The author forwards the argument that this move between different modes of production brought Gandhi into contact with indentured laborers, with whom he shared exilic and diasporic consciousness, and whose difficult yet resilient lives inspired his philosophy. It reads Gandhi's nationalistic (that is, anti-colonial) sentiments as born in diasporic exile, where he formed his perspective as a provincial subject in a multiracial plantation.
The author's viewpoint has been inspired by the new analytic that has emerged in the last few decades: the Atlantic as an ocean that not just transported the victims of a greedy plantation system, but also saw the ferment of revolutionary ideas.
Learned and insightful, Nalini Natarajan, has written an amazing study of Gandhi which shows how transnational, planetary forces from the Caribbean, South Africa, and India were brought to bear on his concept of Indianness. His reading of Thoreau, Ruskin, and Tolstoy helped him form his conception of India as frugal, vegetarian, spiritual, adhering to ahimsa and satyagraha, and a style of anti-modernism which would lead to a very modern struggle of independence on the one hand but separation from the struggles of Zulu in Africa and blacks in Guyana on the other hand. Call them coolie, subaltern, or proletarian, Gandhi's construction of the idea of "India" arose in relation to, but not identity with, the workers of the barracks, the cane field, and the gold mine who produce in war, drugs, and money the defining experiences of modernity. Few will be able to read this book without serious reconsideration of Gandhi's cultural politics and political philosophy. Here is an oceanic Gandhi.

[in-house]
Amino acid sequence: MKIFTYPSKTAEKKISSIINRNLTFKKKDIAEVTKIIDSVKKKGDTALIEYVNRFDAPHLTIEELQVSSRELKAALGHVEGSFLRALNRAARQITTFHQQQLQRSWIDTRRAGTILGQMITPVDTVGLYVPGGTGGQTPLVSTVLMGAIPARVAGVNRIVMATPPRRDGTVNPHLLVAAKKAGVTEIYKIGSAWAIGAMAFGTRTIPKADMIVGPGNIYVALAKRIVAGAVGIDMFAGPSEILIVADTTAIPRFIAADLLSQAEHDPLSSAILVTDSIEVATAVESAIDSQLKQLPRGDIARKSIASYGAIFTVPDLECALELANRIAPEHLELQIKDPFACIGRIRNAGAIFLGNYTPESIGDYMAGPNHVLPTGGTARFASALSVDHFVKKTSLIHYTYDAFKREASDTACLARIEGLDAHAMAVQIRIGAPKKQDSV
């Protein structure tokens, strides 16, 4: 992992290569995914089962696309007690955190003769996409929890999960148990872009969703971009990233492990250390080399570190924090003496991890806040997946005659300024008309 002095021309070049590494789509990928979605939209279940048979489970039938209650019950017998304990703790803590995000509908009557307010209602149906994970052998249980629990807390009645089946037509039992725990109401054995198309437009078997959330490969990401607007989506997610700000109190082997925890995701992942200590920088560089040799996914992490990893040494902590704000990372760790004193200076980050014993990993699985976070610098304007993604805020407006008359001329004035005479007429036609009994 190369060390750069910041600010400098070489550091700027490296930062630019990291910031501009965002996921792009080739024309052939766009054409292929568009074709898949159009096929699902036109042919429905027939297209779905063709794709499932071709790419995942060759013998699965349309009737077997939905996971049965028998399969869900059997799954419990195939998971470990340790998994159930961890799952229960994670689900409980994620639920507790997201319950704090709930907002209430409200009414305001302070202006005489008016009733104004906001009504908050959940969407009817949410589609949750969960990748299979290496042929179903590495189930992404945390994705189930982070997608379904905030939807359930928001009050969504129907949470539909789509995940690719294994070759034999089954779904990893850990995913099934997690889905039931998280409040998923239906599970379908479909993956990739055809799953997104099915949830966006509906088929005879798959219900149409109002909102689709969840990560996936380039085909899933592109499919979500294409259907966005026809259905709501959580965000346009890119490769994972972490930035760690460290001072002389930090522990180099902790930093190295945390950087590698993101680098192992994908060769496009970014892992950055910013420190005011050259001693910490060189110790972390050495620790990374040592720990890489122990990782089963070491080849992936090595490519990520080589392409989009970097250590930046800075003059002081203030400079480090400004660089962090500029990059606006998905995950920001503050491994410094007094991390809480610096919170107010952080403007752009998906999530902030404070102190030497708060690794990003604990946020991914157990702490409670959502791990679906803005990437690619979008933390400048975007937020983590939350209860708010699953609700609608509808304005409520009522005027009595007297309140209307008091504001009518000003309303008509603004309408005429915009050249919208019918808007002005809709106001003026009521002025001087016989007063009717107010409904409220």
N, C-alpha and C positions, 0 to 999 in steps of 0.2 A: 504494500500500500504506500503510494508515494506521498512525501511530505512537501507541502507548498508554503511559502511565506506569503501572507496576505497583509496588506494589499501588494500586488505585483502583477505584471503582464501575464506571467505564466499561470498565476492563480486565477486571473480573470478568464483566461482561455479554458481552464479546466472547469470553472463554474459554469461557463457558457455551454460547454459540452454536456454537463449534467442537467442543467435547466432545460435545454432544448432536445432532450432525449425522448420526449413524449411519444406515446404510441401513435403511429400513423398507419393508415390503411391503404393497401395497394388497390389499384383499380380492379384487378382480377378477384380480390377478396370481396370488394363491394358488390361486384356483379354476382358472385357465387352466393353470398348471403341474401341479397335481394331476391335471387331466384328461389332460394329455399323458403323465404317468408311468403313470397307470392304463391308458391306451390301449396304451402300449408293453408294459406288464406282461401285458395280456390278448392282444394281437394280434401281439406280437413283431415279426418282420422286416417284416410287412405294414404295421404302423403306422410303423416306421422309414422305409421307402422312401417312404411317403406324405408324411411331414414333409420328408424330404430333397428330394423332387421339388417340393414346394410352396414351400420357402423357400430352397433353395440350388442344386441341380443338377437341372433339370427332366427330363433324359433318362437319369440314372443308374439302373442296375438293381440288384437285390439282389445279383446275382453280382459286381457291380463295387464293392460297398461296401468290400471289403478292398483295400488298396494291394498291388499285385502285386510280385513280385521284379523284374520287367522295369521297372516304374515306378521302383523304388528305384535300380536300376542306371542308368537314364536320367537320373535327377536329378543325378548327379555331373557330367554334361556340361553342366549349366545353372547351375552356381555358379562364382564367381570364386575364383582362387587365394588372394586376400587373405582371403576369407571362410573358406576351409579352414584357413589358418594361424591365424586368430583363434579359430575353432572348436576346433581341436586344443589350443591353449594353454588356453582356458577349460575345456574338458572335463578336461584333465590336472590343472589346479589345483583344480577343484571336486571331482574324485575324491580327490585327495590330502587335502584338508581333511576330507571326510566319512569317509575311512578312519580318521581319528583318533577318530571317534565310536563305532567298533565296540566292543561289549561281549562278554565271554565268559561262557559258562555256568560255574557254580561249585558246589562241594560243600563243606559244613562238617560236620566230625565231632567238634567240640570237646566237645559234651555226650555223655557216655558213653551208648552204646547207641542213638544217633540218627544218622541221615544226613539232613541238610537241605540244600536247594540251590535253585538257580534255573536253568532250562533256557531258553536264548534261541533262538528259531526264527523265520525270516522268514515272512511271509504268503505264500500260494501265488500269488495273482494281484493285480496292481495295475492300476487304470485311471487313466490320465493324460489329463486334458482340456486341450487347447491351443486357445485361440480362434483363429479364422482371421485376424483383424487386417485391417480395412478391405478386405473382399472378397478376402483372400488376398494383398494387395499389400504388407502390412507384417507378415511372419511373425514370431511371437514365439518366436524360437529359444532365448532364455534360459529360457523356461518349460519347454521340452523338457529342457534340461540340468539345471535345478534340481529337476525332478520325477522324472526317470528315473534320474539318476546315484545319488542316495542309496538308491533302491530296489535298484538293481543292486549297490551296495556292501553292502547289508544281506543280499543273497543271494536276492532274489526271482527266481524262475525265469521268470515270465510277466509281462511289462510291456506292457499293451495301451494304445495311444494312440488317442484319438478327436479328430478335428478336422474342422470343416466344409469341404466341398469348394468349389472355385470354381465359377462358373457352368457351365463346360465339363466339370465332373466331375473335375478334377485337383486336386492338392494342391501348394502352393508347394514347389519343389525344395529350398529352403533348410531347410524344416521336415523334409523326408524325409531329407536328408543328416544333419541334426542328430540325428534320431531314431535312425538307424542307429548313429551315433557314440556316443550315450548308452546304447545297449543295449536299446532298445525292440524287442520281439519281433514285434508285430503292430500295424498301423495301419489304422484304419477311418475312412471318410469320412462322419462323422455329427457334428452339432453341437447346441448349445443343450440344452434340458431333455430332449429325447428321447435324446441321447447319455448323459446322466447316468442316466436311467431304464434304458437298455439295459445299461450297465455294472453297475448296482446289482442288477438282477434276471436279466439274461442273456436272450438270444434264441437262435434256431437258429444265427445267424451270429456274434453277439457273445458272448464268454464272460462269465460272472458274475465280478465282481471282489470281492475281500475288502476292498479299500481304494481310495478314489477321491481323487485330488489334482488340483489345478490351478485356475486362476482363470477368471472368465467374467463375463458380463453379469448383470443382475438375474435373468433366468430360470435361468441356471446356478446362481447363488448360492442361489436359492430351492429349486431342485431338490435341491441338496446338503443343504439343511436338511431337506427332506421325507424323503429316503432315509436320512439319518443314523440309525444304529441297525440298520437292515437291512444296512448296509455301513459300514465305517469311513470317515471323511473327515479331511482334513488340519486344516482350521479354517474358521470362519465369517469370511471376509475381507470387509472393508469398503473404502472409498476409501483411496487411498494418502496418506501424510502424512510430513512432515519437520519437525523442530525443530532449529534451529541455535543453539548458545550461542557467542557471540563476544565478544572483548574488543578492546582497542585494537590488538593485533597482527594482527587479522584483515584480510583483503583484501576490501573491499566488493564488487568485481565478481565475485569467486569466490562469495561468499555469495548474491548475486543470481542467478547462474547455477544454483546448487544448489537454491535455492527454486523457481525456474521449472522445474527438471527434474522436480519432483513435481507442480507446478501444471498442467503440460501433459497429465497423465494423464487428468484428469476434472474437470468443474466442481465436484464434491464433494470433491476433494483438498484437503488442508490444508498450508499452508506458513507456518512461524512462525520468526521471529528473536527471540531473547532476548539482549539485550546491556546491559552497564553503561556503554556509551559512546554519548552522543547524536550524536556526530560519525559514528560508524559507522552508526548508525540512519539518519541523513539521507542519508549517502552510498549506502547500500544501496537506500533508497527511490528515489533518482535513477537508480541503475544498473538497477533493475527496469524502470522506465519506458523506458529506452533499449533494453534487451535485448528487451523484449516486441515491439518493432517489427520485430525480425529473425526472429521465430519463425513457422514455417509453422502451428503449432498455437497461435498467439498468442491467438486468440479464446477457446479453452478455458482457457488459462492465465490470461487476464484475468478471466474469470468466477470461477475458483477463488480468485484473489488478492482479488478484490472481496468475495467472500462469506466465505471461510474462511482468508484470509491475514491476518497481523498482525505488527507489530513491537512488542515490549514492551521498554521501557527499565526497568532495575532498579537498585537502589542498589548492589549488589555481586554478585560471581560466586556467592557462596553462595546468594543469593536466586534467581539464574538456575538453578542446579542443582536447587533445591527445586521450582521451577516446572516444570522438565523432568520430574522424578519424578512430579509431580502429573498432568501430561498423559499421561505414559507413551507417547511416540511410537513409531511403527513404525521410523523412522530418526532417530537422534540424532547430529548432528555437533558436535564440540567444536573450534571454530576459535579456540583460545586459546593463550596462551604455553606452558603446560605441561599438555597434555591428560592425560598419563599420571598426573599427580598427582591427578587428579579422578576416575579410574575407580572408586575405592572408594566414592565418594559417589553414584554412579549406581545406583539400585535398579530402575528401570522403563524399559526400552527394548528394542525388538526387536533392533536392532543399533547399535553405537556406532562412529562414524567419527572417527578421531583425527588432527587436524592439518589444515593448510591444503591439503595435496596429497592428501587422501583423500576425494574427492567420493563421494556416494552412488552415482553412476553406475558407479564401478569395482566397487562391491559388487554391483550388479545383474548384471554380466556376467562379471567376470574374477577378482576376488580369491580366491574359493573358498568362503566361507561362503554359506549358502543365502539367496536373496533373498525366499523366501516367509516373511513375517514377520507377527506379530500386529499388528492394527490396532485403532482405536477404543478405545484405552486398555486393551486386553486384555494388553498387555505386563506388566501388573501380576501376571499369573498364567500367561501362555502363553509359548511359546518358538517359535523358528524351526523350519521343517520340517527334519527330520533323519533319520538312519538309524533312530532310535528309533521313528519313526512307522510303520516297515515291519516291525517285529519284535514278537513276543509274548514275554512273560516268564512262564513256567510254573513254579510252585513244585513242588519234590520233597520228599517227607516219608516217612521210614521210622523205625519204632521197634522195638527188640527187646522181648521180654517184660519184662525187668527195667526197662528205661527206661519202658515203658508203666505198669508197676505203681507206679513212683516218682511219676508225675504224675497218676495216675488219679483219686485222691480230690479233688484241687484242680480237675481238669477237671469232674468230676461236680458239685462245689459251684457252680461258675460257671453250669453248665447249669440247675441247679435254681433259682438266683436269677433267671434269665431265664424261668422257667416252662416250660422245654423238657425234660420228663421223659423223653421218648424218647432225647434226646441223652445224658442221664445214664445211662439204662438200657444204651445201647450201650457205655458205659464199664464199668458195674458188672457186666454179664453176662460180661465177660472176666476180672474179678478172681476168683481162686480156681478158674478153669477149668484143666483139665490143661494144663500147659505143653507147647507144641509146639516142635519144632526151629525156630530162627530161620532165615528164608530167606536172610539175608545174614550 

Peter Linebaugh author of London Hanged Crime and Civil Society in the Eighteenth Century (1991) and co-author of The Many-Headed Hydra: Sailors, Slaves, Commoners and the Hidden History of the Revolutionary Atlantic (2001)
with Marcus Rediker
In Atlantic Gandhi: The Mahatma Overseas, Nalini Natarajan places the "coolie woman" in South Africa under the microscope of Gandhian lens against the parallel discourses on their questionable sexuality and value as a labour resource in other sites of Indian indentured labour, including the Caribbean. In doing so she moves us towards a current and more comparative rethinking of the historical clichés that have typified the study of diasporic Indian gender relations under the colonial enterprise.
Patricia Mohammed, Professor of Gender and Cultural Studies, University of the West Indies, St Augustine, Caribbean gender studies historian and maker of the award winning film Coolie Pink and Green